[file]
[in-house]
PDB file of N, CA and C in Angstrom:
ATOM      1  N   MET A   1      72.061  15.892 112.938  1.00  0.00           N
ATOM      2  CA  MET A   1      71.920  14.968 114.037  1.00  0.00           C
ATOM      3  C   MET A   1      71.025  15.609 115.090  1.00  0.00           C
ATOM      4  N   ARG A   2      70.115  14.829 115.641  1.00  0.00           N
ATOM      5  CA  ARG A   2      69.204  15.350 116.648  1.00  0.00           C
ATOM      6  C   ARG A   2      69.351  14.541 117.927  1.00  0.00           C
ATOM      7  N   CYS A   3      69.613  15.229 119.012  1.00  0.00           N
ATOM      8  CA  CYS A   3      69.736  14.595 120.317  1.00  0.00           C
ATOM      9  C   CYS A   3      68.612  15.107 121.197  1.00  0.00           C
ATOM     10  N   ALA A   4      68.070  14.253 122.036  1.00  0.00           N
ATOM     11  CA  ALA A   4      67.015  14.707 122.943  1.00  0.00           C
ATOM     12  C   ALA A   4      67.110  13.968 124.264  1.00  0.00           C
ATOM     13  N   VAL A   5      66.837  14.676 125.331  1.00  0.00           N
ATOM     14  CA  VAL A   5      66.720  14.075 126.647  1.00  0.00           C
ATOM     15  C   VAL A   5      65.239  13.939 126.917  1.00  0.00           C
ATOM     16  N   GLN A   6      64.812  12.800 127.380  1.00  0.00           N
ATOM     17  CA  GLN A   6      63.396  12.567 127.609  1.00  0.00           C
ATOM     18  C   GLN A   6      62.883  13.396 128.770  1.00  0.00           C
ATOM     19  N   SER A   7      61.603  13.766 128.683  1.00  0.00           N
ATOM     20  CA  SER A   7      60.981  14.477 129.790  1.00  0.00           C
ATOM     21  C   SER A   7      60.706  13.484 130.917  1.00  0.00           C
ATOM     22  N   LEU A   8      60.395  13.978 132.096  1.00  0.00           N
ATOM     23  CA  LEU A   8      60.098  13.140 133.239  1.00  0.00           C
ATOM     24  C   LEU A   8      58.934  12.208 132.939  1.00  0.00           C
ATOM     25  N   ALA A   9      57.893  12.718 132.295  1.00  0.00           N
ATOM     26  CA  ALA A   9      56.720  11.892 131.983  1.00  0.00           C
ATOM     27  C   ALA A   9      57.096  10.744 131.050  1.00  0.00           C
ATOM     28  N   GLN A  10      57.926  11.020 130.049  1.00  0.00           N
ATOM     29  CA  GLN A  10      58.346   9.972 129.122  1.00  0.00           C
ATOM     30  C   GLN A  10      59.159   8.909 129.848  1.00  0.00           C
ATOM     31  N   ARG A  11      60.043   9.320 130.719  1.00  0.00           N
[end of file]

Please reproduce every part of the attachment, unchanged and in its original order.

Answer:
[in-house]
PDB file of N, CA and C in Angstrom:
ATOM      1  N   MET A   1      72.061  15.892 112.938  1.00  0.00           N
ATOM      2  CA  MET A   1      71.920  14.968 114.037  1.00  0.00           C
ATOM      3  C   MET A   1      71.025  15.609 115.090  1.00  0.00           C
ATOM      4  N   ARG A   2      70.115  14.829 115.641  1.00  0.00           N
ATOM      5  CA  ARG A   2      69.204  15.350 116.648  1.00  0.00           C
ATOM      6  C   ARG A   2      69.351  14.541 117.927  1.00  0.00           C
ATOM      7  N   CYS A   3      69.613  15.229 119.012  1.00  0.00           N
ATOM      8  CA  CYS A   3      69.736  14.595 120.317  1.00  0.00           C
ATOM      9  C   CYS A   3      68.612  15.107 121.197  1.00  0.00           C
ATOM     10  N   ALA A   4      68.070  14.253 122.036  1.00  0.00           N
ATOM     11  CA  ALA A   4      67.015  14.707 122.943  1.00  0.00           C
ATOM     12  C   ALA A   4      67.110  13.968 124.264  1.00  0.00           C
ATOM     13  N   VAL A   5      66.837  14.676 125.331  1.00  0.00           N
ATOM     14  CA  VAL A   5      66.720  14.075 126.647  1.00  0.00           C
ATOM     15  C   VAL A   5      65.239  13.939 126.917  1.00  0.00           C
ATOM     16  N   GLN A   6      64.812  12.800 127.380  1.00  0.00           N
ATOM     17  CA  GLN A   6      63.396  12.567 127.609  1.00  0.00           C
ATOM     18  C   GLN A   6      62.883  13.396 128.770  1.00  0.00           C
ATOM     19  N   SER A   7      61.603  13.766 128.683  1.00  0.00           N
ATOM     20  CA  SER A   7      60.981  14.477 129.790  1.00  0.00           C
ATOM     21  C   SER A   7      60.706  13.484 130.917  1.00  0.00           C
ATOM     22  N   LEU A   8      60.395  13.978 132.096  1.00  0.00           N
ATOM     23  CA  LEU A   8      60.098  13.140 133.239  1.00  0.00           C
ATOM     24  C   LEU A   8      58.934  12.208 132.939  1.00  0.00           C
ATOM     25  N   ALA A   9      57.893  12.718 132.295  1.00  0.00           N
ATOM     26  CA  ALA A   9      56.720  11.892 131.983  1.00  0.00           C
ATOM     27  C   ALA A   9      57.096  10.744 131.050  1.00  0.00           C
ATOM     28  N   GLN A  10      57.926  11.020 130.049  1.00  0.00           N
ATOM     29  CA  GLN A  10      58.346   9.972 129.122  1.00  0.00           C
ATOM     30  C   GLN A  10      59.159   8.909 129.848  1.00  0.00           C
ATOM     31  N   ARG A  11      60.043   9.320 130.719  1.00  0.00           N